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Taylor-Joy recovered by giving herself “space and time” and “understanding that [healing] wasn’t going to be something that happens in a day.” She took time out to enjoy life and started to learn more about herself. What did she discover? “That I have an insatiable amount of energy and curiosity,” she laughs, “and I realized I am entirely nomadic by nature.” She says she loves to travel. “The second I finish a job, I want to go trekking in Rwanda or something.” She leaned into a growing love of fashion and clothes, attending Dior ateliers which “sparked off so many creative impulses” and made fashion something to enjoy. It stopped her feeling nervous on the red carpet too. “I know how to have fun now,” she smiles.

She’s also making time to appreciate her achievements along the way. Recently, for example, she made an impromptu visit to a movie theater in LA with director Denis Villeneuve who’d cast her in a surprise role in Dune 2. The Furiosa trailer was playing before Dune 2 and they decided to go and see it. “I never get the opportunity to see my trailers or my films in the cinema...It was just so incredible to see an entirely packed cinema full of people that were so excited to be there experiencing this with each other.” Is she hoping to be asked back for Dune 3? “We all hope we’ll return for Dune 3,” she laughs. “It was one of the best experiences of my life: it’s such an incredible world.”

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She’s also celebrating much in her personal life, too, like her marriage in 2022 to musician and actor Malcolm McRae in a private ceremony in New Orleans. “It’s the greatest thing,” she says. “He’s my absolute best friend and I never anticipated that I would get to experience a love like this. It wasn’t something that I was really searching for. It’s a constant delight and a never-ending series of fascinations. I just feel really lucky.”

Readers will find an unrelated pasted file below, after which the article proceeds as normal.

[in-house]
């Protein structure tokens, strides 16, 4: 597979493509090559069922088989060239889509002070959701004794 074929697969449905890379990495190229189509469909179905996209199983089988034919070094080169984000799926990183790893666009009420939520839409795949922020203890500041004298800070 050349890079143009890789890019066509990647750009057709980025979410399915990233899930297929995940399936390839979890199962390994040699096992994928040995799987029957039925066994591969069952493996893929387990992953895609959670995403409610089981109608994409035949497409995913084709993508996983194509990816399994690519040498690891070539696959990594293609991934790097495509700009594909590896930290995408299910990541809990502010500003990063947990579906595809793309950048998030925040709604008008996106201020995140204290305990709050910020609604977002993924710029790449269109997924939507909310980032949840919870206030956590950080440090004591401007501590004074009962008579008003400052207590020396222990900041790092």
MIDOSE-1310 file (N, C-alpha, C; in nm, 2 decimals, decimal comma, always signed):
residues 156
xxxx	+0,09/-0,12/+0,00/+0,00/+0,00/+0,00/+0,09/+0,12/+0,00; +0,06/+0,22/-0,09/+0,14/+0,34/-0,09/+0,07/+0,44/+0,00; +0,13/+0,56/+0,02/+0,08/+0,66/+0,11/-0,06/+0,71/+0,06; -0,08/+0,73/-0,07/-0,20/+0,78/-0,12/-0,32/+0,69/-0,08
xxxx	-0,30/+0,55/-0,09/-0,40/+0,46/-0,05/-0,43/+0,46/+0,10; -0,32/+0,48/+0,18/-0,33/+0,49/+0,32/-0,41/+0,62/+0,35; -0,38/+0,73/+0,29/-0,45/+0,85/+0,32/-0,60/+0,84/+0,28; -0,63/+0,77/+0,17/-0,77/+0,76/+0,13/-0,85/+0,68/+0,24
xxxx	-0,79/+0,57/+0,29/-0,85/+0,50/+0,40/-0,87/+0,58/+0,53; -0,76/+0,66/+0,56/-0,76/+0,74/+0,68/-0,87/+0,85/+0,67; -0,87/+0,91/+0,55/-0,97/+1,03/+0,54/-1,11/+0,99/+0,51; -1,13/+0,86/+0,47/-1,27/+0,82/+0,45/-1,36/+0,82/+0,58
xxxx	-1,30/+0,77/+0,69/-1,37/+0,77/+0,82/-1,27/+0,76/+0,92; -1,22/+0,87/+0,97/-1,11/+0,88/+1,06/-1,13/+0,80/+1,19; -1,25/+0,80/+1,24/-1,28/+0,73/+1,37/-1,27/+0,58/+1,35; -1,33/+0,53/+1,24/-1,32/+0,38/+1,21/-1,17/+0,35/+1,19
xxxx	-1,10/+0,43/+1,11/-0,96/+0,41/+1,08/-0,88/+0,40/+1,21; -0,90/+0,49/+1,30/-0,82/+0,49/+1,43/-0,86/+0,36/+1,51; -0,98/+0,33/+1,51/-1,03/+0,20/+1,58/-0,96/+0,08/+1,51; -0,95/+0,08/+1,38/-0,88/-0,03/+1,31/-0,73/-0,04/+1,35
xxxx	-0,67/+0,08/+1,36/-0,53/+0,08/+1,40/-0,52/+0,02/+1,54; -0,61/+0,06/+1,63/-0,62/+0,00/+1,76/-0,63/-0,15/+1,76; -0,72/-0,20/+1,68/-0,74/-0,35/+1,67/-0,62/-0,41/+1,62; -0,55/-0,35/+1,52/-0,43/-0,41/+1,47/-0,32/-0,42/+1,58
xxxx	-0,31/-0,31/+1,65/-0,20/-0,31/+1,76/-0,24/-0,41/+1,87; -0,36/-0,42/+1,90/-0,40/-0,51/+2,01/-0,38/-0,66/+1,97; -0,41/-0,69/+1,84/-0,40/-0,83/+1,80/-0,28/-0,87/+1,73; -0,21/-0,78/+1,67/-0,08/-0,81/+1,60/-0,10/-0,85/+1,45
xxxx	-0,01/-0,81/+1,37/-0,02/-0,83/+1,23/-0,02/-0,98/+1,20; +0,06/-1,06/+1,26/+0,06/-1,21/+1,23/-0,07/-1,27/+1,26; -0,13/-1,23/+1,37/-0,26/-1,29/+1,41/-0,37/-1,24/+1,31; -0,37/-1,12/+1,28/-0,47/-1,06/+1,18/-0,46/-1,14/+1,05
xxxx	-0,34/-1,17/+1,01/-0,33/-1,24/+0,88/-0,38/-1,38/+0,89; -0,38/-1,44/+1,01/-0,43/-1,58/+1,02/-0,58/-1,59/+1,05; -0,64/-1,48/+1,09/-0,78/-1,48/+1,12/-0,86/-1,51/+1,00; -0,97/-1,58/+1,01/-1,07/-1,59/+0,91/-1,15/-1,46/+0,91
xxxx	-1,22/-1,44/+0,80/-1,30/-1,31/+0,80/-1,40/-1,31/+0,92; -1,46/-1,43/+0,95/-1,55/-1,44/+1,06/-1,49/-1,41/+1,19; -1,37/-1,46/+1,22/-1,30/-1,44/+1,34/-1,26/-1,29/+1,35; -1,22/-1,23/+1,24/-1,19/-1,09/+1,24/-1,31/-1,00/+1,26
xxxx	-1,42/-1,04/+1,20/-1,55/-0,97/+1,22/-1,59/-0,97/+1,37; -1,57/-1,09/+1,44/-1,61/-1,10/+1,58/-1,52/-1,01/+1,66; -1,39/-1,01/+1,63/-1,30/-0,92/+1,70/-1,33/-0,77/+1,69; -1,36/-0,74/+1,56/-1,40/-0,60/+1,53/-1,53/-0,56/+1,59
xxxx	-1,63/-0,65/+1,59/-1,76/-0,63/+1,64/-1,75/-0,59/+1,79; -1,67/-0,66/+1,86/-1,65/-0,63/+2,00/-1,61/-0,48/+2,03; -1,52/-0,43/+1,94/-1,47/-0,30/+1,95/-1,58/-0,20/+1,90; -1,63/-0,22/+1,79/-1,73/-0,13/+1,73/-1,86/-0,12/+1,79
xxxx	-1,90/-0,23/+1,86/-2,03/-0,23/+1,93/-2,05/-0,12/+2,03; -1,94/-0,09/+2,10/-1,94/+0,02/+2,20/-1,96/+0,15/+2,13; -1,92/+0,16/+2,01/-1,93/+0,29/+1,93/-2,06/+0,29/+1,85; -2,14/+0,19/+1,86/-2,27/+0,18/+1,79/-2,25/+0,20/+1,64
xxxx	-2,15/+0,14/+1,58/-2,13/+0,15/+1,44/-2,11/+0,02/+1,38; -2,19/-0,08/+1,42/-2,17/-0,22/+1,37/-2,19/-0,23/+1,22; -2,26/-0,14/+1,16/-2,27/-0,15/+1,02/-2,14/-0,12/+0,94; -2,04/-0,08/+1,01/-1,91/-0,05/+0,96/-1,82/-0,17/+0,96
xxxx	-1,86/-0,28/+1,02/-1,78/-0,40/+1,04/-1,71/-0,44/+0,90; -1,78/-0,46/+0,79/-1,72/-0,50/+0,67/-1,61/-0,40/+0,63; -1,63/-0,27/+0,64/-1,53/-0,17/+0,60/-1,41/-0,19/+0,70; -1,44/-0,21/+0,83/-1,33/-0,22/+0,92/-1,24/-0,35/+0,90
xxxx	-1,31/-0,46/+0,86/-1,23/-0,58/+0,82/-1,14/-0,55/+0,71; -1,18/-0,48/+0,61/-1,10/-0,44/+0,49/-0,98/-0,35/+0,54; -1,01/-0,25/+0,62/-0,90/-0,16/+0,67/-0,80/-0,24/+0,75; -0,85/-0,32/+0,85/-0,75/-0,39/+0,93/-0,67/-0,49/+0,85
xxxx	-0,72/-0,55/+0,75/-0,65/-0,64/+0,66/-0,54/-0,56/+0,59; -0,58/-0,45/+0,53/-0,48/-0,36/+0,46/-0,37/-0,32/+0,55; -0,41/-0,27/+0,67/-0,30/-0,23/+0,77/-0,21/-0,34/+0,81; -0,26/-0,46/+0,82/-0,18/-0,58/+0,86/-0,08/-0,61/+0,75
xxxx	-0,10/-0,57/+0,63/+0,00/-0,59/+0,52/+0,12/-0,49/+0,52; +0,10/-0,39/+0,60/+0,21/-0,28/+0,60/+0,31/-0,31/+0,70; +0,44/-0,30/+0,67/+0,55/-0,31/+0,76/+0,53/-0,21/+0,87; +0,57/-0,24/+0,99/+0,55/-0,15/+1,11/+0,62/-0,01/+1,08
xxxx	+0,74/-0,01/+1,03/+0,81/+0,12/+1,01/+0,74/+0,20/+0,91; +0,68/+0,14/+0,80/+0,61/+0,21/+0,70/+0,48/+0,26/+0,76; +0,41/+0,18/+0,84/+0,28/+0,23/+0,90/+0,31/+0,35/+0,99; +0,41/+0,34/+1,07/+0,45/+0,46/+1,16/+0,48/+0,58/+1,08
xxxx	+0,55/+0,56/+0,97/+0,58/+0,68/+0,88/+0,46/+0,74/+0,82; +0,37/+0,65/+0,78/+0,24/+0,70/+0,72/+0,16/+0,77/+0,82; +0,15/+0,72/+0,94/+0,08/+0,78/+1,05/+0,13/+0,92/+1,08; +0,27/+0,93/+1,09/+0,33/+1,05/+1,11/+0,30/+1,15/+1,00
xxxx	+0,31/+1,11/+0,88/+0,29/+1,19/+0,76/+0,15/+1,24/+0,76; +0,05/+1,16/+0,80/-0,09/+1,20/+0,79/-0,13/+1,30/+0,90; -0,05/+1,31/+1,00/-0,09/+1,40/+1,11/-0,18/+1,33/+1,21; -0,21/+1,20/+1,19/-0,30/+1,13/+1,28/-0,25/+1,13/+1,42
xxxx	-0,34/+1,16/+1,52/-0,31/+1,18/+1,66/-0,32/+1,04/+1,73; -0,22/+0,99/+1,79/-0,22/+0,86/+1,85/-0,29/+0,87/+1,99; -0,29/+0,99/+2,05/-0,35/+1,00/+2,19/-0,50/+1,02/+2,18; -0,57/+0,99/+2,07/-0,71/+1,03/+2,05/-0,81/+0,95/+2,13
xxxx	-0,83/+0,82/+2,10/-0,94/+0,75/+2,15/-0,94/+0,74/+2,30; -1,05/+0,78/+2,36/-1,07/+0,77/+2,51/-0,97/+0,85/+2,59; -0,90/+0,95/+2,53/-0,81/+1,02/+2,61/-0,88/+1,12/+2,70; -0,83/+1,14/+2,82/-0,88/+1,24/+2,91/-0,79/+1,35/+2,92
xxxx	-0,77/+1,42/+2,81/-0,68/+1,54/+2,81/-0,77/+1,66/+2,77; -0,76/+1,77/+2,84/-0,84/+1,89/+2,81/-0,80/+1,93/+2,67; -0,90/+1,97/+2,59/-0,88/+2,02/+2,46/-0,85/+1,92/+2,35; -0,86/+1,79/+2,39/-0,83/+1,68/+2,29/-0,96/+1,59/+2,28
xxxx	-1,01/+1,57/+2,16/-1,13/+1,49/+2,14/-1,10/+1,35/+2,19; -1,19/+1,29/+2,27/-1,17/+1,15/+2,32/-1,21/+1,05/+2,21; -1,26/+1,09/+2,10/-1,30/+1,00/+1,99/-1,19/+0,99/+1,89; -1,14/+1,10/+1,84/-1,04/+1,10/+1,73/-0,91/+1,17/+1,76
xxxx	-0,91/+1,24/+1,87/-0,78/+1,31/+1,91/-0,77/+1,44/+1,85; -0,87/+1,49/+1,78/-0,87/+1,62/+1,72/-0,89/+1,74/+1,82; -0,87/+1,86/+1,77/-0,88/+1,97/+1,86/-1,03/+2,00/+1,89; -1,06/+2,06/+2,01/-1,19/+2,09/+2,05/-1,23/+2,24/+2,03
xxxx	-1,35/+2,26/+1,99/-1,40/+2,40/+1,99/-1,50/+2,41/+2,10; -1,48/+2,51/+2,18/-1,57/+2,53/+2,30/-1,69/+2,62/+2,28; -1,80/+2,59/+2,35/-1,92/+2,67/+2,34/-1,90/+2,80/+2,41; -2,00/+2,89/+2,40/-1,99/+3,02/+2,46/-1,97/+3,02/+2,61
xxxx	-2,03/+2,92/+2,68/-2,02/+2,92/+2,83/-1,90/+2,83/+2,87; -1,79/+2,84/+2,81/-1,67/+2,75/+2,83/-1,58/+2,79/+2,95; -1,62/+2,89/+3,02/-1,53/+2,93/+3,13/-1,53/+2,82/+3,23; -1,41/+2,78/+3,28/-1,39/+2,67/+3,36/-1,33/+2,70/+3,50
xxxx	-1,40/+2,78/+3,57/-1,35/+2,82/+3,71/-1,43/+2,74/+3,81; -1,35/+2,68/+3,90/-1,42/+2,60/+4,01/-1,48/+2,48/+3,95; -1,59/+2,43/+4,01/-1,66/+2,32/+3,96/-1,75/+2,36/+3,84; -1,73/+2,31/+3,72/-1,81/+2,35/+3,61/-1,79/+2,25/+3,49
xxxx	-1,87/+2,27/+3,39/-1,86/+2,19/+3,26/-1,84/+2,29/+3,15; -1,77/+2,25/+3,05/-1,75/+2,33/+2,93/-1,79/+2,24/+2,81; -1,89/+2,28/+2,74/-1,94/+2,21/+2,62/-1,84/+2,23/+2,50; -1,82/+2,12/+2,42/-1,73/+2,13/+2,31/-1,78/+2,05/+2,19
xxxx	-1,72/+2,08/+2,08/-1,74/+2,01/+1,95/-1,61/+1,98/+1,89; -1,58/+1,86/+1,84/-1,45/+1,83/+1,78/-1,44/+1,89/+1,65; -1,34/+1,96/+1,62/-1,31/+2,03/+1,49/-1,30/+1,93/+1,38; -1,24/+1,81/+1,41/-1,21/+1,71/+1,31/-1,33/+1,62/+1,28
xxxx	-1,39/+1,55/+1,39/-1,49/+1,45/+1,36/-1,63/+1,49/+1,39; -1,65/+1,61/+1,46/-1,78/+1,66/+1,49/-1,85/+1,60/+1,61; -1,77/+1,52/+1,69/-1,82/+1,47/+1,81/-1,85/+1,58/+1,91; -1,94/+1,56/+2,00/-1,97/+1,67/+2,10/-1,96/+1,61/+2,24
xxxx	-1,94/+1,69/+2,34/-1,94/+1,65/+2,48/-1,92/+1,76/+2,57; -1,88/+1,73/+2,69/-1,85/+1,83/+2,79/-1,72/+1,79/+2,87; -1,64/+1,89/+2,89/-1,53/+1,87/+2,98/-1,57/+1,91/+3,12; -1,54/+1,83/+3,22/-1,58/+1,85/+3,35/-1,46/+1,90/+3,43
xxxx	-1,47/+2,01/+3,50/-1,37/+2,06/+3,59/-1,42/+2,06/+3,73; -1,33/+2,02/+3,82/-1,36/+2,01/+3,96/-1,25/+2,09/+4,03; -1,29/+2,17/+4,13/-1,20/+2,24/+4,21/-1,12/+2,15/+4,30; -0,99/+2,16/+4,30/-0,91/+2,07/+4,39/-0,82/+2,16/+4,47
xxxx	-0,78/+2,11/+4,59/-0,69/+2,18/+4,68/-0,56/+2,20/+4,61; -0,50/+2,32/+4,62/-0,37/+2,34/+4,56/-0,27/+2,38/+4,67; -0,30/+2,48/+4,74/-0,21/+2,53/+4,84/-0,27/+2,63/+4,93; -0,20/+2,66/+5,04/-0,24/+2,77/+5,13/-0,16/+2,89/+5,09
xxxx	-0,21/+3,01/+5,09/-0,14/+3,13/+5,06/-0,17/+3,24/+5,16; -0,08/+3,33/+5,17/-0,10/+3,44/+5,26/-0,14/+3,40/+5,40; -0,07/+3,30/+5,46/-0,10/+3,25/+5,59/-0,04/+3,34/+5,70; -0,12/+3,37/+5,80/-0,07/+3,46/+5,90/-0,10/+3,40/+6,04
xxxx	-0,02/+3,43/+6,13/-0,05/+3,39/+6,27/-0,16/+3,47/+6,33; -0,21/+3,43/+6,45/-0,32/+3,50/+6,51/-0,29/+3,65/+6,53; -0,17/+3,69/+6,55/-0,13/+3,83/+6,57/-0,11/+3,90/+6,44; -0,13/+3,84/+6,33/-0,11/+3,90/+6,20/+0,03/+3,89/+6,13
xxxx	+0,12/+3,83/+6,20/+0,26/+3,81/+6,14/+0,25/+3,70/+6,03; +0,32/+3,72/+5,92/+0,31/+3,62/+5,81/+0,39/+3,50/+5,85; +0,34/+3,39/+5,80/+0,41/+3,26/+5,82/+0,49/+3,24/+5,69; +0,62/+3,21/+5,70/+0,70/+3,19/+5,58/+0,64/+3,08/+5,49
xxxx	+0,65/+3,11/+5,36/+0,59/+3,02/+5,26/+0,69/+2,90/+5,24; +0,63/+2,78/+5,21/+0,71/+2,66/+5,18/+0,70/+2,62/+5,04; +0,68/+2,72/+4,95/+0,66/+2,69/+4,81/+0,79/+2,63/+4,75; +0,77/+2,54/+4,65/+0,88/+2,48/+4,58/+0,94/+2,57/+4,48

Now, during a rare, extended Easter break with her family in London, all Taylor-Joy wants to do is to take in the simple pleasures, like walking around London on bright spring days or going to the theater. There’s one aspect of life that still eludes her, though: she doesn’t have a driver’s license. “I’ve never been in one place long enough where I’ve had enough time to get a driver’s license,” she laughs. “It does thrill me that the first thing I learned to do in a car was a juicy lift 180”—a fast reverse handbrake spin in other words—“on the set of Mad Max.”

It sounds fun. “It was!” she says, before firing off some of the other best bits from Furiosa—like pilfering props from set. Taylor-Joy famously takes a memento from each of her characters and managed to nab Furiosa’s mechanical arm. She pocketed another keepsake that she’s still keeping under wraps until the film’s release. “I’m very proud of it,” she laughs, saying we’ll have to wait to find out what it is. She does reveal that a Theron-esque Furiosa buzz cut is next on her to-do list. “I’ve always wanted to have a buzzed head,” she laughs, sharing she couldn’t get one for the film because of the age of her Furiosa. “But I’m going to do it at some point. I’m very excited about it.”

As for her next projects, Taylor-Joy is excited about those too and wants to grab them with both hands. “I’m waiting for the thing that really sparks an almost insane love for me, because that’s what these projects are. You suddenly learn you have a depth of feeling that you didn’t think you were capable of having,” she says, full of Furiosa-like hope for the future. 

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Photographer and Creative Director Ellen von Unwerth

Styled by Hunter Clem

Written by Elizabeth Aubrey

Producer: Erica Cornwall 

Hair: Gregory Russell at The Wall Group

Makeup: Georgie Eisdell at The Wall Group

Nails: Diem Truong at Star Touch Agency

Digi Tech: Michael Seeley 

Flaunt Film: Isaac Dektor 

Flaunt Film Music: Josh Landau

Post-production Editor: Ovidiu Oltean

Doberman Handler: Benjamin David Thomas 

1st Assistant: Todd Weaver 

2nd Assistant: Ian Cush 

Stylist Assistant: Genesis Webb

Production Assistant: Jabari

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Flaunt Magazine, Issue 192, Gettin' Around, Anya Taylor-Joy, Furiosa, Furisoa: A Mad Max Saga, Tiffany & Co., Lever Couture, Jeffrey Campbell, Capezio, Wiederhoeft, Busted Brand, Piers Atkinson, Thom Browne, Baccarat, Heurueh, Versace, Bootzy Couture, Acne Studios, Monique Fei, Wedgewood, Christofle, Dolce & Gabbana,